February 28, 2009
February 27, 2009
- Why does Adobe Reader 9 come with AIR? Mmm, proliferation. Uninstalled immediately.
- Why do so many installers assume I’m willing to grant them net access? What exactly are you doing? BTW, I love VLC’s approach to this: a message from the devs saying they hate apps connecting to the net automatically too.
- Why do apps ignore my preference for standard antialiasing? This includes IE8 (which has an ‘always use Cleartype for HTML’ option buried in Advanced options),
AcrobatAdobe Reader and the MS Live installer.
- Silverlight install requests. I hate monopolies too, but I’m not encouraging another proprietary plugin just to break it.
- Google Update’s strange install location + checking for updates every 10 minutes. At least it uses the task scheduler, but the apps seems to run two copies at once at 7MB RAM a pop.
- c:\documents and settings\<username>\my documents\updater . What is this dir? Why is it always recreated empty?
Beginning to sound like the old guys from the Muppets…
February 25, 2009
Some lovin’ and hatin’ for the Safari 4 beta today. This is just a cursory inspection from consumer and developer angles:
- Nice visuals on the top sites & bookmarks features. Limited long-lasting appeal for essentially a glamour feature though, and it wasn’t immediately apparent how to edit the top sites, where they were stored, and how they came to get in my browser (I had the same data customisation issues with Flock a while back). Opera’s SpeedDial feels much more user-friendly at this stage.
- Tab placement is horrendous on Windows; at least Chrome’s tabs make a pass at being in the browser window’s content area. Stop screwing with interface conventions — treating some tab mouse events as the app title bar is contextually confusing (double-click, dragging). Please stop innovating things that don’t need innovation.
- Each Safari release reminds me how good Webkit’s renderer is. Awesome.
- Thanks for leaving the ability to chose alternate font rendering in — I thought this might be on the chopping block. I hate XP’s rendering of generic web typefaces. Switching between the default and alternate actually exposed the cause of the header positioning bug on my Test Design 26 page, heh.
- Please implement middle-click tab close.
I was surprised to see CSS Animations and CSS Effects mentioned on the Features page — these are Apple CSS specs that (as far as I know) are still exposed in Webkit with the -webkit- prefix. The CSS Working Group site lists these modules as an upcoming working draft (unlinked but available on the w3c dev server). Are they mature enough for use outside of an closed, internal ecosystem? I must admit that I empathise with anyone who tries to get specs through the W3C process.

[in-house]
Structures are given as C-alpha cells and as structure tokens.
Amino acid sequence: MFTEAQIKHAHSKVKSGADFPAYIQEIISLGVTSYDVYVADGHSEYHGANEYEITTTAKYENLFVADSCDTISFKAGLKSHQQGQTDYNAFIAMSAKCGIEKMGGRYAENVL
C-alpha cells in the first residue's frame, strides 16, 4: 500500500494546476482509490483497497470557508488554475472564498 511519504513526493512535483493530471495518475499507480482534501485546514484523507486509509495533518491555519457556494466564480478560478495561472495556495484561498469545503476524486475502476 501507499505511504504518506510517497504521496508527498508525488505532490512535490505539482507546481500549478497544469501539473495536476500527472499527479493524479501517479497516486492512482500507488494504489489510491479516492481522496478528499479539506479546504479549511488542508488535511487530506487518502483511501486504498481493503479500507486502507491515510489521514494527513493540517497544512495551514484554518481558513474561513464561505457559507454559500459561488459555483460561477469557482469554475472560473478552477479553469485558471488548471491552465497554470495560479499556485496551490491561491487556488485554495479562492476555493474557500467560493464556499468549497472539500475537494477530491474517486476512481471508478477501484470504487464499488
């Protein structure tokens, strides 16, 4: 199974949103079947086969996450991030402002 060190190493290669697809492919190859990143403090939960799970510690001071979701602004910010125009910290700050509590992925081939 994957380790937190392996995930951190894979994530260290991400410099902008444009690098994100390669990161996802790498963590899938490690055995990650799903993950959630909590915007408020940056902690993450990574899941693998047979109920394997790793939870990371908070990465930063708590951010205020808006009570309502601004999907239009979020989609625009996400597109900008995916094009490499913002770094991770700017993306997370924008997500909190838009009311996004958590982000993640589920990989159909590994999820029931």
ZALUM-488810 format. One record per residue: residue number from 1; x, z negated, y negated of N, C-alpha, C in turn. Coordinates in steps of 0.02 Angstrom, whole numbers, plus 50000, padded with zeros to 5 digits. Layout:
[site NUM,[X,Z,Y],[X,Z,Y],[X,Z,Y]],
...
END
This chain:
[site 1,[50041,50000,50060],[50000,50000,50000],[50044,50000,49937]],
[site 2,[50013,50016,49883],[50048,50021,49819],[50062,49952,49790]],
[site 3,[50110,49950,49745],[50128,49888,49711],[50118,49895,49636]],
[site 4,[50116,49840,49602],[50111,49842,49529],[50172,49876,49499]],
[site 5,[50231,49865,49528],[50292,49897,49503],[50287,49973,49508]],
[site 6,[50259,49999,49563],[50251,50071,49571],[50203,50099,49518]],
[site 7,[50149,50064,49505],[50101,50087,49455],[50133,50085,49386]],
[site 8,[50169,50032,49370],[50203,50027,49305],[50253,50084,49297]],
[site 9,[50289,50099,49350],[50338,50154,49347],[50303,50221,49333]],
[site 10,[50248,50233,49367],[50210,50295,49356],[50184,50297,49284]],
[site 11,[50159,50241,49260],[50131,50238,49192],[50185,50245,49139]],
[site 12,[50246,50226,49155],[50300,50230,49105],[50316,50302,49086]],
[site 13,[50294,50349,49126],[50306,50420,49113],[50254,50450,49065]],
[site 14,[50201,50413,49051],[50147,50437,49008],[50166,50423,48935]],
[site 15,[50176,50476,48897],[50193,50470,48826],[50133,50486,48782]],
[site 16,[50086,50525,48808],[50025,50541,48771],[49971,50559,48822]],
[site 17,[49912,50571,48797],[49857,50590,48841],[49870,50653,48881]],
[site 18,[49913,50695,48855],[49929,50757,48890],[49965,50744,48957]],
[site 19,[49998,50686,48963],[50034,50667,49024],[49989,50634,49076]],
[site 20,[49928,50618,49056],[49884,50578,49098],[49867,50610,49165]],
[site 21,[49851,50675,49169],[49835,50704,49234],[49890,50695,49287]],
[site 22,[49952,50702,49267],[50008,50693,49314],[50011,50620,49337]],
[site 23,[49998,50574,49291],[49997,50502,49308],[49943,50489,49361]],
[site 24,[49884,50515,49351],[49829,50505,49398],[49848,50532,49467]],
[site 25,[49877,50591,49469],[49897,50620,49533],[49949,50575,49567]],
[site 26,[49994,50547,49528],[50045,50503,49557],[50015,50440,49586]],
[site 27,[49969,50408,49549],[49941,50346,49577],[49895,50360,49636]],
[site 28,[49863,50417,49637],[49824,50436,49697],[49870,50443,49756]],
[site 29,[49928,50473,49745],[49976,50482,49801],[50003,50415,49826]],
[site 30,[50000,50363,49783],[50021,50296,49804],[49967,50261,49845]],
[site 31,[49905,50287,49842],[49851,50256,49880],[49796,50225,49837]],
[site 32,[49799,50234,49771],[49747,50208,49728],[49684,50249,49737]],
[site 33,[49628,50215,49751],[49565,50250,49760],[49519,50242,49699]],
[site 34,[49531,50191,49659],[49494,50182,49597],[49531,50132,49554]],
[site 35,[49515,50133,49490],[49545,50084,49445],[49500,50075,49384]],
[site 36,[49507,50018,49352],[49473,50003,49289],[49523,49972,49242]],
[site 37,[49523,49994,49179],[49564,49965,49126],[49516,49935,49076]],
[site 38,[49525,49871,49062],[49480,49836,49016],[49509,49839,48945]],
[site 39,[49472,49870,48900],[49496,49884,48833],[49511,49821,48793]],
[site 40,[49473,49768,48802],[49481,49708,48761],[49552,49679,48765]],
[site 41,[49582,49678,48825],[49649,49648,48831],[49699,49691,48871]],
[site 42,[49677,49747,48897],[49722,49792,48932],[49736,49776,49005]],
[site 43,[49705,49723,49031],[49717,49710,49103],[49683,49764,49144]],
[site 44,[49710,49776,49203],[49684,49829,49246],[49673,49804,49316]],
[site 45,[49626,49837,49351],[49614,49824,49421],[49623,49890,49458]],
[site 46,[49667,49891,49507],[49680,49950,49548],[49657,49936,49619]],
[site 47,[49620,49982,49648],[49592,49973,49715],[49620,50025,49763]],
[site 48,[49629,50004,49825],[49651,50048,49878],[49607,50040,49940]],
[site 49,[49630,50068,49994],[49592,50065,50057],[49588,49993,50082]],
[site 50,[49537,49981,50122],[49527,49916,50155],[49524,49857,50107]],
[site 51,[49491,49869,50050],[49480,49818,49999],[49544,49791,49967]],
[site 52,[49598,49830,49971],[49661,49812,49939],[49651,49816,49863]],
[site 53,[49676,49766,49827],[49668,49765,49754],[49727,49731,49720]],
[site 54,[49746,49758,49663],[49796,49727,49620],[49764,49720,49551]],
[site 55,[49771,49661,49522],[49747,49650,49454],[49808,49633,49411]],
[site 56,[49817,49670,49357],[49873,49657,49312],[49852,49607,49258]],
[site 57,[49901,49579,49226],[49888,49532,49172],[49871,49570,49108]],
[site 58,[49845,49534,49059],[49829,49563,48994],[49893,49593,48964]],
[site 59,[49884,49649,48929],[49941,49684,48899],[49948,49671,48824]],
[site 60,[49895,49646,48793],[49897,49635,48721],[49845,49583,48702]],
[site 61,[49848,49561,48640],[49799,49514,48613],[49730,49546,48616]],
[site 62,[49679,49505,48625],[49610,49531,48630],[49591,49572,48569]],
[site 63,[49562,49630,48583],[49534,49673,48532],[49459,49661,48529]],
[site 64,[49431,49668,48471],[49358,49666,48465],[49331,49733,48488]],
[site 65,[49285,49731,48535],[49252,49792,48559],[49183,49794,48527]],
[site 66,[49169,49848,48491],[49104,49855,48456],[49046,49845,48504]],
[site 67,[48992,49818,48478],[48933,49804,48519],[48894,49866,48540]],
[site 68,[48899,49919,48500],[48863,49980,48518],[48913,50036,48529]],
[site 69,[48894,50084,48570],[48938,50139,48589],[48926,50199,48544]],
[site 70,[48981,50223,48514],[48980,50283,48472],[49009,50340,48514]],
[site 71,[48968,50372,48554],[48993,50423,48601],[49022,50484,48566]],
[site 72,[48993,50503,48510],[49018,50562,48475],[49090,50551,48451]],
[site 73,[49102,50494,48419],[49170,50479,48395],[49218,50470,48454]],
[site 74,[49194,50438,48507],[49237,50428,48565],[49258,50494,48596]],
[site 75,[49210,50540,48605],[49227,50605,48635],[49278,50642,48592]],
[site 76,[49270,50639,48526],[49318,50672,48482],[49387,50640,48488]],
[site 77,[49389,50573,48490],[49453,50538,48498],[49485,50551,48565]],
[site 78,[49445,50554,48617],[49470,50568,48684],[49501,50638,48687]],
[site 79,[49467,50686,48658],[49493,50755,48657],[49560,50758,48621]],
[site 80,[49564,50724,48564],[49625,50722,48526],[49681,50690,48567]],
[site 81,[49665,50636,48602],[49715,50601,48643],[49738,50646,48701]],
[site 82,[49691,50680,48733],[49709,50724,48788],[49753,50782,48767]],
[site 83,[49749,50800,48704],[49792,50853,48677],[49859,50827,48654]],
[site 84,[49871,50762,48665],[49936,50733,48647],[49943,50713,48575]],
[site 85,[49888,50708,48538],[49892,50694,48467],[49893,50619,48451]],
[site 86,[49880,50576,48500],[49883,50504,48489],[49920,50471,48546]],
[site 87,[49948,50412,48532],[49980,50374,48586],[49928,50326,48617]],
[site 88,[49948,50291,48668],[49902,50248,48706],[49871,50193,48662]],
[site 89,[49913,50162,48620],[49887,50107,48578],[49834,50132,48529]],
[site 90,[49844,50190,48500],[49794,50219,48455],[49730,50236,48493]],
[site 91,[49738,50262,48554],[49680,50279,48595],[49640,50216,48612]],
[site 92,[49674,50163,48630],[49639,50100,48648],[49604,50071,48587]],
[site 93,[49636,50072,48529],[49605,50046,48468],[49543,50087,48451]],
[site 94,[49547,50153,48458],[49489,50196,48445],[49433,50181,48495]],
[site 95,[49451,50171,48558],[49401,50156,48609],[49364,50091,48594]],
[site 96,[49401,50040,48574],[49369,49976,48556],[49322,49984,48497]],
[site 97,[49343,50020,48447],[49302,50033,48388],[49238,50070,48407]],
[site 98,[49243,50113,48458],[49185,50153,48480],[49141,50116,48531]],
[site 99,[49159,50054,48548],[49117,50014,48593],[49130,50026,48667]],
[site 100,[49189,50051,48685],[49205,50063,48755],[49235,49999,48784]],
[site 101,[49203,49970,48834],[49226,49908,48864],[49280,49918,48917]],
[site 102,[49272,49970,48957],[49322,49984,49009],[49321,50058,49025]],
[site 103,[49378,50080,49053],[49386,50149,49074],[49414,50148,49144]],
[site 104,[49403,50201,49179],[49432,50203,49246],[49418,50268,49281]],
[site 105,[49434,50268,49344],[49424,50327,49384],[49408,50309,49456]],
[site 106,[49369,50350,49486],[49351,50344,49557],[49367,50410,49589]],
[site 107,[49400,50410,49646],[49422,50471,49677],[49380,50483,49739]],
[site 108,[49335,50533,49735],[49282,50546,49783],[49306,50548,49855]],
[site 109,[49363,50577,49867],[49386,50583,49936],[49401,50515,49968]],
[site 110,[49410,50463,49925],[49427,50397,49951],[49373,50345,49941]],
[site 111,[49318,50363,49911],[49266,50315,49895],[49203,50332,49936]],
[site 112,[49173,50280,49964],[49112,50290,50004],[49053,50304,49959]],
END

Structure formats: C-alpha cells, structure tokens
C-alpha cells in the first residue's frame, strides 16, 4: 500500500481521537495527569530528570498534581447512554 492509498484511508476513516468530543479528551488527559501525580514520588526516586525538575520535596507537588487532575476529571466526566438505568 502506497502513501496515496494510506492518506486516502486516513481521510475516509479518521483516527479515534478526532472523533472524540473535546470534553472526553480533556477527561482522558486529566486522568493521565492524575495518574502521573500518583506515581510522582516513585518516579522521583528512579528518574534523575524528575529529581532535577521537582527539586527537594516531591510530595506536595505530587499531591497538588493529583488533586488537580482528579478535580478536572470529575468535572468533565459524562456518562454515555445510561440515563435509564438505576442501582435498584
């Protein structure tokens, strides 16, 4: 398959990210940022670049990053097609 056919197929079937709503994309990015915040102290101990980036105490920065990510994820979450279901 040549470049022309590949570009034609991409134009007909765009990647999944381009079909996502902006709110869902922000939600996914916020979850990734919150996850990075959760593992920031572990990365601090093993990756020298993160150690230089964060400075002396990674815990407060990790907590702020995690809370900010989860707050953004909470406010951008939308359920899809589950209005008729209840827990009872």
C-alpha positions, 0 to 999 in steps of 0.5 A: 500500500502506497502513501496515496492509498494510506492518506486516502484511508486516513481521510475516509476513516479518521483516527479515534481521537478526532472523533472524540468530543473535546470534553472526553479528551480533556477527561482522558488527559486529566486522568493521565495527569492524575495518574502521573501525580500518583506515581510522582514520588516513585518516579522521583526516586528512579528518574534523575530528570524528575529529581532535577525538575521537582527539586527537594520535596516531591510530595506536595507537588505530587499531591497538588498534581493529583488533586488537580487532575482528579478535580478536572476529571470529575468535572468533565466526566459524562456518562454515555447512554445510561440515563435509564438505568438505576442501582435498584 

Speaking of specs in progress, I was delighted to see the Safari site’s written in HTML5 (yes I’m a hypocrit for advocating unfinished specs here and questioning them above, but HTML5 is much more mature). IE demands sacrifice, so the page includes
to make non-existent tags be treated as both non-void and styleable. The Safari startup page actually uses the <video> and <audio> tags too, and it sure was freaky to see video without Flash installed.
[Update: eek, the page isn’t valid HTML5. <section>, <header>, <footer> and <nav> are misused. For the <footer> links they’d be better off using a parent UL instead of <h3>s. Not sure what’s triggering the <script> error though.]
February 22, 2009
> You’re the dictator. Am I reading the WHATWG process wrong?
Apparently. A dictator, by definition, has total power. I have nearly no power; I am contrained by legacy content, by the whims of implementators, by rational and logical argument, by the needs of authors and users, and by research.
February 20, 2009
(Cleaning up an unfinished-post queue, for those wondering. This one’s a little skimpy but statistics are always fun.)
A while back I held a small workshop at TAFE on browser usage and the importance of verifying designs in multiple browsers. Lucky I don’t get sick of complaining about IE6; even now, seven years after its release, market share keeps it on our testing matrix:
- IE6: ~36%
- IE7: ~32%
- Firefox: ~19%
- Safari: ~3%
- Opera: ~2%
(Stats tallied from several public sources late last year)
Of course these stats are a rough average from several sources widely varying demographics (and the numbers don’t even add up to 100%).
Curiously, Microsoft will be ‘pushing’ IE8 to Vista and XP via OEM channels (think Dell) as an optional component. Maybe web devs should start petitioning OEMs to enable it by default? Imagine writing only one stylesheet per website.